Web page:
Hella S. Haasse (1918-2011)

Hella Serafia Haasse, 1918 – 2011

I am deeply saddened by the death of Hella S. Haasse, in my eyes the greatest Dutch writer in the last two hundred years. Living with the thought that there will be no new novel or essay coming from the Grand Old Lady of Dutch Literature feels like a personal loss as she has for many years been my inspiration.

My admiration did not start with her greatest success (and almost inevitable must-read for high school student) Oeroeg but with that other novel that tells also a tale set in Indonesia. Although I never have been in that country the way Hella Haasse wrote about landscape, atmosphere and culture made me understand, smell and taste that wonderful country. She was born in that country and somehow her writings were often connected with it. Sometimes when I write about my beloved Nepal I try to understand how to describe that land in Hella’s fashion. Not mimicking her style but expanding on it. I find it extremely difficult to do that which tells me what amazing qualities she as a writer had.

But it wasn’t only her books set in the Indonesian landscape. Novels like ‘Het woud der verwachting’ (The Forest of Expectations) about Charles of Orléans, ‘De wegen der Verbeelding’ (The roads of imagination), a contemporary literary thriller and so many other compelling literary novels were written based on strong research and experience combined with limitless imaginary powers. She researched like a true historian and the result of her research was transformed in a list of novels and essays of amazing quality. Still, international recognition has only come from France and not so much from other countries. She never won a Pulitzer or Nobel prize (but she did win the most prestigious Dutch prizes) and that actually is too bad for the foundations behind these prizes. She would have been a just winner.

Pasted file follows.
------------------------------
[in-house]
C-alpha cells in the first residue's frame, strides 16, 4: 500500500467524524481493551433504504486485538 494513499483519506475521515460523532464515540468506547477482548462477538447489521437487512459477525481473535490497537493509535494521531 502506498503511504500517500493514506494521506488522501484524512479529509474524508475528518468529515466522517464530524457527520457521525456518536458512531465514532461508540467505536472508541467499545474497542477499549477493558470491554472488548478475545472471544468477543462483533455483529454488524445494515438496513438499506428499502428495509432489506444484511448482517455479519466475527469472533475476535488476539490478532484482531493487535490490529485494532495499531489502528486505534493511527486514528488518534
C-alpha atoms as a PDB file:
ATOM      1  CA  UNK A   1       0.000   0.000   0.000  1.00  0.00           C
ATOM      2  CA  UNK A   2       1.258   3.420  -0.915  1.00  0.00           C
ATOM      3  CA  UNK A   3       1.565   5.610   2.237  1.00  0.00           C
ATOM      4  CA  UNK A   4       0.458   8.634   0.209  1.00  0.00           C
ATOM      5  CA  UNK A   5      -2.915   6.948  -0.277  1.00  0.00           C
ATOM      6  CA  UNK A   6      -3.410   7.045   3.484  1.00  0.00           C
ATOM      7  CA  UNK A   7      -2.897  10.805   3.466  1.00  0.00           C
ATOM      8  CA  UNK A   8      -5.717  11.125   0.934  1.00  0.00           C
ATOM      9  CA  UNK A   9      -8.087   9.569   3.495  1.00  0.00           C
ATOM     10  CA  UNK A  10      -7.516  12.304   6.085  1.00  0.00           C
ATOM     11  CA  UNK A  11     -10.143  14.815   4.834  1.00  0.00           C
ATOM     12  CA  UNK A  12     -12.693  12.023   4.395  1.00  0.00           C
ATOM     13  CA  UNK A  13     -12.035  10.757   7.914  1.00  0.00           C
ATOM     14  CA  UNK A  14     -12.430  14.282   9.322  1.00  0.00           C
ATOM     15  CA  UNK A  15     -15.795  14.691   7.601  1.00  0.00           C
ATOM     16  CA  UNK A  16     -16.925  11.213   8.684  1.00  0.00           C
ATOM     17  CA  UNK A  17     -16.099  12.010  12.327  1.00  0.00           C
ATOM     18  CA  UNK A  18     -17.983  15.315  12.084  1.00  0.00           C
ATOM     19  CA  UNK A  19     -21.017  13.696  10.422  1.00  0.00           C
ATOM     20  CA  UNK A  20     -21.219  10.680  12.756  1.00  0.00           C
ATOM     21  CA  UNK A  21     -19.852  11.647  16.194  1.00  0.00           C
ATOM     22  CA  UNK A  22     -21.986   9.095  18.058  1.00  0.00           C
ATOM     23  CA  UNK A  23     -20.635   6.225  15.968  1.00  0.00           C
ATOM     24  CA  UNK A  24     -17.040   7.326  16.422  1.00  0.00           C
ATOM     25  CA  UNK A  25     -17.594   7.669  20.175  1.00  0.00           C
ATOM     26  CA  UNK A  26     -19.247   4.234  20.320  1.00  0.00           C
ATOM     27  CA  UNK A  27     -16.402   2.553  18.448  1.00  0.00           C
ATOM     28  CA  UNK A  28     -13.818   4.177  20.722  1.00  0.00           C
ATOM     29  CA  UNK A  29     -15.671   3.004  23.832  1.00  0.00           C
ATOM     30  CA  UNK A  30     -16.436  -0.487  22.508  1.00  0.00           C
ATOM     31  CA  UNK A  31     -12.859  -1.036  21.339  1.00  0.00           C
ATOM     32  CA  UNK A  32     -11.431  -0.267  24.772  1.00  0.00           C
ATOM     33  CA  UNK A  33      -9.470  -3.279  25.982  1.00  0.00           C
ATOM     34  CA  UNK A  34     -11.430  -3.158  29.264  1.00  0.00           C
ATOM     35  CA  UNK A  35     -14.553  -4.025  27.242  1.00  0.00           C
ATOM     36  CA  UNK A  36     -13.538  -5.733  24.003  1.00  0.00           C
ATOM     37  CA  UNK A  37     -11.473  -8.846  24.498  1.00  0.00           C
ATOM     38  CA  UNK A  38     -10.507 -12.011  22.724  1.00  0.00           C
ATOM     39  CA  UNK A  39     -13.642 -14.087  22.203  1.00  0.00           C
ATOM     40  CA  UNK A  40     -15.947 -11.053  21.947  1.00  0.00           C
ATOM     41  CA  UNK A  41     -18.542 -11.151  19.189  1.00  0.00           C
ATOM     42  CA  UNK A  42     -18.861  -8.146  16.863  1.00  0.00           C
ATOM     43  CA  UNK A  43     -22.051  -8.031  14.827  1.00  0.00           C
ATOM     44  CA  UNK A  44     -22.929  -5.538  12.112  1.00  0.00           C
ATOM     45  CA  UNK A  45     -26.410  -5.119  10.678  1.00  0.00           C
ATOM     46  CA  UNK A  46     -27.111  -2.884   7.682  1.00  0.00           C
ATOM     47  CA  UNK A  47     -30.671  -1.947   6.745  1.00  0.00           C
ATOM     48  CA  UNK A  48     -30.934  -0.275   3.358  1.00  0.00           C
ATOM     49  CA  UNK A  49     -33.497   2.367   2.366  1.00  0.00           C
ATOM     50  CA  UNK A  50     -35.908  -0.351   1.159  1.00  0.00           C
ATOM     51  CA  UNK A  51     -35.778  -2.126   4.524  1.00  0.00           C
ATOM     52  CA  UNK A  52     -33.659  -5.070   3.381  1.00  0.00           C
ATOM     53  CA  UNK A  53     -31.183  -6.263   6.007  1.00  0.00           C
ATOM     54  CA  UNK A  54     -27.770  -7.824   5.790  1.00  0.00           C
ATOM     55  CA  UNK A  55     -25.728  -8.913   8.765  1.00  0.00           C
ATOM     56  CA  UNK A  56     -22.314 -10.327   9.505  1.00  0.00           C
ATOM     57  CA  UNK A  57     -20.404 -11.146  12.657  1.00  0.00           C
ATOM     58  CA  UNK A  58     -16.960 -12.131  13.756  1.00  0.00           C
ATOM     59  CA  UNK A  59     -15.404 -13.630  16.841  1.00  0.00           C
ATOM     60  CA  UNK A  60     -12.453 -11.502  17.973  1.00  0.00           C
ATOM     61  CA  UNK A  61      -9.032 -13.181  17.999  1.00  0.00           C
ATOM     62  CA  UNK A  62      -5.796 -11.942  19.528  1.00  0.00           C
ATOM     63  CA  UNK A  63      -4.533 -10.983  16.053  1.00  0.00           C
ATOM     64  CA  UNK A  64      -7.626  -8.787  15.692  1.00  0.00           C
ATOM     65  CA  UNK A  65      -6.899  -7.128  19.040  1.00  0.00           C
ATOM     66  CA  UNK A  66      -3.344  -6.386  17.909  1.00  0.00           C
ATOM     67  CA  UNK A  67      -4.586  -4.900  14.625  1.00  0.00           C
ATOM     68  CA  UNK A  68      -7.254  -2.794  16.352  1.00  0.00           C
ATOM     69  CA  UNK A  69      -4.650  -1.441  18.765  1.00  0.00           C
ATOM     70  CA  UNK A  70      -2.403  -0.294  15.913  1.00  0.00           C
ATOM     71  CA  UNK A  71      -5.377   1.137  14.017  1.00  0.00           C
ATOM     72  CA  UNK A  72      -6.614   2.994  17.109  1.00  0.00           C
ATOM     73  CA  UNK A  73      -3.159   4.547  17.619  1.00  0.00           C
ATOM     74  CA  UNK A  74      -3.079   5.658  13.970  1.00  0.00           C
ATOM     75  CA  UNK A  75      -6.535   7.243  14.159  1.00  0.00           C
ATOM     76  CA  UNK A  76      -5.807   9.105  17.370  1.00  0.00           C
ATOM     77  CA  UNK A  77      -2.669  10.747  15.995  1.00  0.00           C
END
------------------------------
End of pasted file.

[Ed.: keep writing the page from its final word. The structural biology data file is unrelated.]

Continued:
I have no plan to write a long obituary about her as I guess most literary columnists and literature watchers will do that too often in the coming days and weeks. To let you, my reader, understand why there is no Dutch writer that has inspired me the most is Miss Hella Haasse, the best I can do is to show some lines of text from one of her publications. As only the written word of the writer truly shows what that writer is all about.

Miss Hella Haasse, I’ll miss your beautiful literature but I am also happy with the grand legacy that you have left to both the Dutch and the world literature. You were an amazing writer, one the best. After ninety-three years your pen will not jot down any word anymore on another piece of paper. In deep respect I want to show this citation from ‘Het woud der verwachting’ (The Forest of Expectations) to my audience hoping they will start (re)reading your wonderful work.

‘Als dan de zomer kwam, met zon en bloemen en diepgroen loof, verliet zijn moeder haast dagelijks haar kasteel om buiten te zitten op het gras, kransen te vlechten en kruiden te verzamelen. Vaak ook reed zij paard; het tuig was met vergulde knoppen beslagen en met belletjes versierd en gouden franje hing aan schabrak en zadeldek. Zo ging zij op jacht, met een valk op haar handschoen. Mooier zag Charles zijn moeder nooit, dan wanneer zij na zulk een tocht thuiskwam, met rode wangen en heldere ogen.’

‘So when summer arrived, with sun and flowers en deep green loaf, his mother almost daily left her castle to sit outside on the grass, weave wreaths and collect herbs. Also she often rode horse:; the reigns budded with gold plated knobs and bells and golden frails hanging on the caparison and saddlecloth. Like that she went hunting, with a falcon on her glove. Charles never saw his mother more beautiful, then when she came home after such a tour, with red cheeks and bright eyes.’

Alice Verheij © 2011